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Gullible and Simple-Minded

"As he thus responded, Captain Delano again glanced at Don Benito, but the latter's eyes were averted; while abruptly and awkwardly shifting the subject, he made some peevish allusion tot he calm and then, without apology, once more, with his attendant, withdrew to the opposite bulwarks,, where the whispering was resumed." (Melville 501)

This may seem like a strange and random quote, but for me this was my turning point in the story, this is when I began to grow suspicious of the servant. This scene happens directly after Don Benito asks Delano about the men and guns on his ship. At first I thought, oh, Benito is a pirate, or something of that nature, but there was something about the whole servant and whispering that was going on in these few scenes that didn't sit well with me. Above this passage that I quoted I have written "servant the master?" I knew something was not right with Babo and Benito's subservient way of reacting around him.

But, honestly Melville had me going quite a few times. It wasn't really till later that I figured out for sure that the slaves had taken over the ship, this was just where I became suspicious.

Do you think the reader-response to this text is as confusing now as it seemed to have been at an earlier time in history? Do you think this has to do with the way we view history and the way we view our own world and culture today?


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Comments (2)

Greta Carroll:

Mara, yeah, Melville had me going for a little while too with the thought that Don Benito was a pirate. As for whether the text is just as confusing now as it was in the past, I think it is still pretty confusing, but the irony was probably almost imperceptible to reader’s at that time since many people would have been all for people like Delano. As for why we can view it more clearly now, I think mainly it’s probably just because we distanced from the events it involved. I also think that we look at things more critically today and expect things to not be quite what they appear.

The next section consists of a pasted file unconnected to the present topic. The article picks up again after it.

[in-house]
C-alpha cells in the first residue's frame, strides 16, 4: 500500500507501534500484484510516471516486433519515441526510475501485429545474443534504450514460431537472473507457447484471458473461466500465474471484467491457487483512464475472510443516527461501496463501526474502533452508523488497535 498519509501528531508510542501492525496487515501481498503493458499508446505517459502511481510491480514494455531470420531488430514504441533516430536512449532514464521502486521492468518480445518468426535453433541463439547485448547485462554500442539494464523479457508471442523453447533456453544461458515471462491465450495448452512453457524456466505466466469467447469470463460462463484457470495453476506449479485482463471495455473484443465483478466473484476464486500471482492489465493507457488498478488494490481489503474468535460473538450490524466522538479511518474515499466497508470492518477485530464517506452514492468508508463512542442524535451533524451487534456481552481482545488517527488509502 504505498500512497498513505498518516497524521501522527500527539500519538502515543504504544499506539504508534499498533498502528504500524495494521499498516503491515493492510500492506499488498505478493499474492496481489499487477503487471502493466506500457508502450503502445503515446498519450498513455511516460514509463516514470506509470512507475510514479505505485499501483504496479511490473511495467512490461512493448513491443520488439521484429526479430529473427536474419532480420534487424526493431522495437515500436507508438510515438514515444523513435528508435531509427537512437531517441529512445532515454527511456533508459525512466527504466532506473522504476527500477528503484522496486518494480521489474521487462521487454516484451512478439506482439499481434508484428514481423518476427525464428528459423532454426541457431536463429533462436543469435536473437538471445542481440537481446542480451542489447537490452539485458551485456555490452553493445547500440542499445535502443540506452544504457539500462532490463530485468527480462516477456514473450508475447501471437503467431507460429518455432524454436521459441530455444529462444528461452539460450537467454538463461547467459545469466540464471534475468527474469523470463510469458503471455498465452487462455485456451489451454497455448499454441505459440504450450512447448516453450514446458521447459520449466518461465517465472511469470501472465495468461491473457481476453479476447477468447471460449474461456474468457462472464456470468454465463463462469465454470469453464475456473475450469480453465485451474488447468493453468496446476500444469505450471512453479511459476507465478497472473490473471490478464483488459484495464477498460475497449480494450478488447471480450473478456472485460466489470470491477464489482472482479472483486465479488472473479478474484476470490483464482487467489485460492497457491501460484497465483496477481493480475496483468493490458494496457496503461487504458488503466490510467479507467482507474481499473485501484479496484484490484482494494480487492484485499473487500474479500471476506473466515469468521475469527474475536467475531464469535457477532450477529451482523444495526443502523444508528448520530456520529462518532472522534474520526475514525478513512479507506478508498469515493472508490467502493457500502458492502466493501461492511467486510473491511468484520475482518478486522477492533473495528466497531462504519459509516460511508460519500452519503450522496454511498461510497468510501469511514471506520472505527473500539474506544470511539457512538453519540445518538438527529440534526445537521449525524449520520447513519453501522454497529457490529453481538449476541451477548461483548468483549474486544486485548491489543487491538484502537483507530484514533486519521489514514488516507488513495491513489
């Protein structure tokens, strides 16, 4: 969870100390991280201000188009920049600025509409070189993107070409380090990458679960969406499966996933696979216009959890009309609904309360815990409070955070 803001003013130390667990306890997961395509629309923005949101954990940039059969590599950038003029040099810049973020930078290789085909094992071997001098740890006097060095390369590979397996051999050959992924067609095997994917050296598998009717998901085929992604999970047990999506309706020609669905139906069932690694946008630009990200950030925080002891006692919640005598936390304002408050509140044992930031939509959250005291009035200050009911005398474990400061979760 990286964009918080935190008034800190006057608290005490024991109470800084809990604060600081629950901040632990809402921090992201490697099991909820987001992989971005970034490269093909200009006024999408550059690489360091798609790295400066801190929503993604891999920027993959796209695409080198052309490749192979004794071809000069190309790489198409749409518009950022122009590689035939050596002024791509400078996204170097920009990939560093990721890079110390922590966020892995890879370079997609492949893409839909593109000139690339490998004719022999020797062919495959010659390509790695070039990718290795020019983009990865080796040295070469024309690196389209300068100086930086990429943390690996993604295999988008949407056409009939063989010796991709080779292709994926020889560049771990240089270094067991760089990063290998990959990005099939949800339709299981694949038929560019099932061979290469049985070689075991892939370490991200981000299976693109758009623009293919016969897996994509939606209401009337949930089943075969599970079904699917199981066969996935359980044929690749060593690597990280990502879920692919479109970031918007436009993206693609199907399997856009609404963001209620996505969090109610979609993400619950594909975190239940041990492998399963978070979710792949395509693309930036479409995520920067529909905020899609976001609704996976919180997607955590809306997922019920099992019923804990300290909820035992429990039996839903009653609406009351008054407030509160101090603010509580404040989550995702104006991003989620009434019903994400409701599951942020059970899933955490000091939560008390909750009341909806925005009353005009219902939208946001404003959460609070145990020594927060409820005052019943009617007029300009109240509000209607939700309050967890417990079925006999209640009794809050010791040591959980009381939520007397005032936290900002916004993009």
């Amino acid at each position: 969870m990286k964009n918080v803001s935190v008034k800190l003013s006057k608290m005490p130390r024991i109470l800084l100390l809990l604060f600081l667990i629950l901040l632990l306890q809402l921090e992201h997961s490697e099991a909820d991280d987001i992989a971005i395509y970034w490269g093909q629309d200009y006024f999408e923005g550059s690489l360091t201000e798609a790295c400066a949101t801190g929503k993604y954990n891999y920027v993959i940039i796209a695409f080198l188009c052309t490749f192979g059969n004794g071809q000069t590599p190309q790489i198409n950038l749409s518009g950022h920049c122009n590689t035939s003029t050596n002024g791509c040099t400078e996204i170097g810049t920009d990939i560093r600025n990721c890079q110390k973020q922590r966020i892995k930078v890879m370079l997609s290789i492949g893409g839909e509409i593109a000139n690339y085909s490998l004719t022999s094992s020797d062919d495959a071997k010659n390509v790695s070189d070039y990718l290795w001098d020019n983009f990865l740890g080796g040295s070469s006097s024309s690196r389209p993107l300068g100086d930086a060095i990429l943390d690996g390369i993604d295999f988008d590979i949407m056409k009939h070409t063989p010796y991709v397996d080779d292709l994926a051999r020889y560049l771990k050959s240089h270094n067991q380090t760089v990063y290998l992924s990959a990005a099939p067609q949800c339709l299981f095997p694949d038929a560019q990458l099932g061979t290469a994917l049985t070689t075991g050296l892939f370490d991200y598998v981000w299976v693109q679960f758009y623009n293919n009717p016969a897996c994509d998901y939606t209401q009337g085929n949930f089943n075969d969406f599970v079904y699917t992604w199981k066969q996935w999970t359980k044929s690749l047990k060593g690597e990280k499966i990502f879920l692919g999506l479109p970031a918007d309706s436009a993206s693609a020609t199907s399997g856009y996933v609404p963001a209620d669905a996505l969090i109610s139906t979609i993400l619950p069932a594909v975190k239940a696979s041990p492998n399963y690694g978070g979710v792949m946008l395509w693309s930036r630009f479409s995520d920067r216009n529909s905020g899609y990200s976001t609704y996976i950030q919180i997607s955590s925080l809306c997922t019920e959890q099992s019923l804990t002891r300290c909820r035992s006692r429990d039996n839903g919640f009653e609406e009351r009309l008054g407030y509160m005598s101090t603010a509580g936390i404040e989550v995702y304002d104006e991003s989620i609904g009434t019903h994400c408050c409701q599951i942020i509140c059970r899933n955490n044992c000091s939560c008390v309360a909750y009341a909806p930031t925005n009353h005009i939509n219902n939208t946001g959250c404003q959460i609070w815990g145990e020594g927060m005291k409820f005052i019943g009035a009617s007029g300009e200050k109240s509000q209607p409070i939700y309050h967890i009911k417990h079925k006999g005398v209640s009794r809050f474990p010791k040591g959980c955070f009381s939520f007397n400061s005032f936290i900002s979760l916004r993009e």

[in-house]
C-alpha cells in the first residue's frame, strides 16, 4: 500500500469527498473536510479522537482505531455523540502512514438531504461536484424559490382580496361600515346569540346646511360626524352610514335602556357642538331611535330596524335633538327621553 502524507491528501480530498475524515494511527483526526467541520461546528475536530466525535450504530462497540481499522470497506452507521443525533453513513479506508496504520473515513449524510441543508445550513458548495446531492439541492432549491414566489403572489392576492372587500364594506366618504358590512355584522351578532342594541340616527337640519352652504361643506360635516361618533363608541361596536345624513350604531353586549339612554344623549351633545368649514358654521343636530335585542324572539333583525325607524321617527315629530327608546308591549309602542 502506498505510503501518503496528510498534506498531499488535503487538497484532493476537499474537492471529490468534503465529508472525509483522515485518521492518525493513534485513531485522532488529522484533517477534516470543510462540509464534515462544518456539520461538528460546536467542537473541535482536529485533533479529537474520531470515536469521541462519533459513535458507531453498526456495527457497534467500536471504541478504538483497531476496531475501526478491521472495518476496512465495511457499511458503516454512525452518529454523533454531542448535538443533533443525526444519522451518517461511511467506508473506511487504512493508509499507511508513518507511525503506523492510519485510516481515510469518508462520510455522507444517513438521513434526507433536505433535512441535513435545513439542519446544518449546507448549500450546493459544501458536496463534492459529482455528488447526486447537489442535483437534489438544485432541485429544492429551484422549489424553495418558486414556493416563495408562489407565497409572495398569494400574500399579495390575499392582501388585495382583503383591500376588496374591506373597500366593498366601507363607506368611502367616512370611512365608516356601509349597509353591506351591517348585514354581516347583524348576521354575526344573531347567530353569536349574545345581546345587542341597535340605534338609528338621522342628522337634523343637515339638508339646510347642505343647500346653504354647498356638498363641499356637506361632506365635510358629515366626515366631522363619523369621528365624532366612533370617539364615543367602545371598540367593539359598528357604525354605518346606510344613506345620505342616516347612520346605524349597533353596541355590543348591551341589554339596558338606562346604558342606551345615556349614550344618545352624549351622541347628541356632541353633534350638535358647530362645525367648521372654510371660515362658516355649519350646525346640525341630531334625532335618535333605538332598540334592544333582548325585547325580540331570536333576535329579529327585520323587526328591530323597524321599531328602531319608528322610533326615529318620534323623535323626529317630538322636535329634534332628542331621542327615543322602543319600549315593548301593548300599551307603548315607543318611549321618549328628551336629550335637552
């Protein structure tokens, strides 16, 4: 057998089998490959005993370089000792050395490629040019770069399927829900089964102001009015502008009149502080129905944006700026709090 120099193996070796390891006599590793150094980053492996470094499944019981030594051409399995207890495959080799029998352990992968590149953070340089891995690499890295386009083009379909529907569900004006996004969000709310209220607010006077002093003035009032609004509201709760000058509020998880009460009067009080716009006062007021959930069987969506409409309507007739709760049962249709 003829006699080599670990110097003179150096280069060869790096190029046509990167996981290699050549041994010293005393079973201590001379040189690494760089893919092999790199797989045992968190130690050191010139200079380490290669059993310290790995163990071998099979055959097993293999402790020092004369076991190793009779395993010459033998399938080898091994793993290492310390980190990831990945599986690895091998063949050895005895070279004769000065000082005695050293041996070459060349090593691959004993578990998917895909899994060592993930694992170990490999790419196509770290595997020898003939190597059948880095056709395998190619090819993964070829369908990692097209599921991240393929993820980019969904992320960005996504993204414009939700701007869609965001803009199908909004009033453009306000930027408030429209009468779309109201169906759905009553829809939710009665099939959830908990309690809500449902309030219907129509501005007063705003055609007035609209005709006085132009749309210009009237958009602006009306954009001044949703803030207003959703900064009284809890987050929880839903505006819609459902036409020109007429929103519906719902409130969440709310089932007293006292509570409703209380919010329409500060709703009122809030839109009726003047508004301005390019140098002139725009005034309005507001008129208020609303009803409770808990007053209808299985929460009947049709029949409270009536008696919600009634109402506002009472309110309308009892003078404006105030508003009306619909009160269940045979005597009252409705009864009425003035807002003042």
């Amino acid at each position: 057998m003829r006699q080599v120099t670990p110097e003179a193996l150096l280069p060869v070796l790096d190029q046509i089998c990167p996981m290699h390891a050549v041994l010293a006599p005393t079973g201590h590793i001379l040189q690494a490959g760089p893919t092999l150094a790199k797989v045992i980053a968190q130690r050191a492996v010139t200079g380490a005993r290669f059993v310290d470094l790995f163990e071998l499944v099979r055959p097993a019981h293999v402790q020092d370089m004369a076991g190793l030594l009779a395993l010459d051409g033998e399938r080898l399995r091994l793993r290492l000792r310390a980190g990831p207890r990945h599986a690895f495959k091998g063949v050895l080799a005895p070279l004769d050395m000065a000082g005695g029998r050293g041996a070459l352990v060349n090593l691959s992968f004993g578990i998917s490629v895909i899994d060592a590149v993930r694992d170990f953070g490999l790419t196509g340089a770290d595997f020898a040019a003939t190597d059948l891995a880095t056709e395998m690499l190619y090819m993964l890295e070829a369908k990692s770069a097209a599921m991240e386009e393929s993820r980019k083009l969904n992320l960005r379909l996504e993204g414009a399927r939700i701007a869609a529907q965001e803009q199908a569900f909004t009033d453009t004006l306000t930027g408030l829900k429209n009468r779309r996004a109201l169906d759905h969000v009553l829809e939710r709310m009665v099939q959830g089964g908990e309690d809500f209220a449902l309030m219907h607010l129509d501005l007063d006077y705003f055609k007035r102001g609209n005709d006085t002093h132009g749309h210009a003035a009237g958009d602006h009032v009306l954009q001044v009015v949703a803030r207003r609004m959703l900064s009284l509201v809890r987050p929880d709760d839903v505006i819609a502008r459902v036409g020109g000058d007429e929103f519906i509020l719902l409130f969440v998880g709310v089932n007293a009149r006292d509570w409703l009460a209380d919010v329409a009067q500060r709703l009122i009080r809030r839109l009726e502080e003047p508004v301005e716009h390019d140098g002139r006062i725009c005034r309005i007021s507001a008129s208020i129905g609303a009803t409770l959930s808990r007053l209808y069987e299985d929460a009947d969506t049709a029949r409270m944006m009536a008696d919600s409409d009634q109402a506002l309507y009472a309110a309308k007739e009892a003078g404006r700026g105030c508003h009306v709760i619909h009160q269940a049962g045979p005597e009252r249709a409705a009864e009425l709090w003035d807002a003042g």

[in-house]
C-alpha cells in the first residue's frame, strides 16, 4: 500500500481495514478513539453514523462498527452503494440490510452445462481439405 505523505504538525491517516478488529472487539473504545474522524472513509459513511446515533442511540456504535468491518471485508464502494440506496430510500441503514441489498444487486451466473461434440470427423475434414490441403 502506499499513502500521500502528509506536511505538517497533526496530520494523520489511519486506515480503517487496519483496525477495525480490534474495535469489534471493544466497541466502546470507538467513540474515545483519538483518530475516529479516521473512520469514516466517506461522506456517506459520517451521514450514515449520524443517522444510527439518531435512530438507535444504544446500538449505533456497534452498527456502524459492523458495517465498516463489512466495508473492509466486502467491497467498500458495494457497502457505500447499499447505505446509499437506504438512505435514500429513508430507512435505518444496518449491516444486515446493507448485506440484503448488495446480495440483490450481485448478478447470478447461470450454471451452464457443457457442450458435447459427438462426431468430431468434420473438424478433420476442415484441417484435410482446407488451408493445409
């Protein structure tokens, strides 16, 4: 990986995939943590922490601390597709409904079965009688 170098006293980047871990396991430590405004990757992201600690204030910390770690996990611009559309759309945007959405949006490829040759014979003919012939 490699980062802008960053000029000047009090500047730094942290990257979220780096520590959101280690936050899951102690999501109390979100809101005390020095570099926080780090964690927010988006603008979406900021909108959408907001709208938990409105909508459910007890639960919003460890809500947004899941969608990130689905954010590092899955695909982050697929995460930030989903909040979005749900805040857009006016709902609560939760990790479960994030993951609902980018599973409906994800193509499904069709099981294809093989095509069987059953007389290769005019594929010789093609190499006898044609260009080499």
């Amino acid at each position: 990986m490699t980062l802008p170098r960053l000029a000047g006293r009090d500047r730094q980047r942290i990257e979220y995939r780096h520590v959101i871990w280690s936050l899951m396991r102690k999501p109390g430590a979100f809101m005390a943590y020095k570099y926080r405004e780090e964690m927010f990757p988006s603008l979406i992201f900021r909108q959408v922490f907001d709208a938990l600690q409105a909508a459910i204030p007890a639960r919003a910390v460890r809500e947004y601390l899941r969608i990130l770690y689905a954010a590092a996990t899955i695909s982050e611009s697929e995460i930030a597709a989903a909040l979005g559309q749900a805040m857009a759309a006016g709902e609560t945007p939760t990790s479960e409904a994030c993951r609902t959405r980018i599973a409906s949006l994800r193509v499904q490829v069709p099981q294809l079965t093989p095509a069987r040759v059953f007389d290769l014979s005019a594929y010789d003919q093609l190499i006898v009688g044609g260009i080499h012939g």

james lohr:

I believe for many original readers of this work, it would have been even more convoluted. At that time many readers would have seen the slaves on this ship as being unthinking savages. They would most likely have thought the idea of something such as this happening being completely unlikely, how could a slave do such a thing? On the other hand, when i first read this story i wasnt sure what was happening either. I think the story is doing exactly what it was meant to do, confuse the reader.

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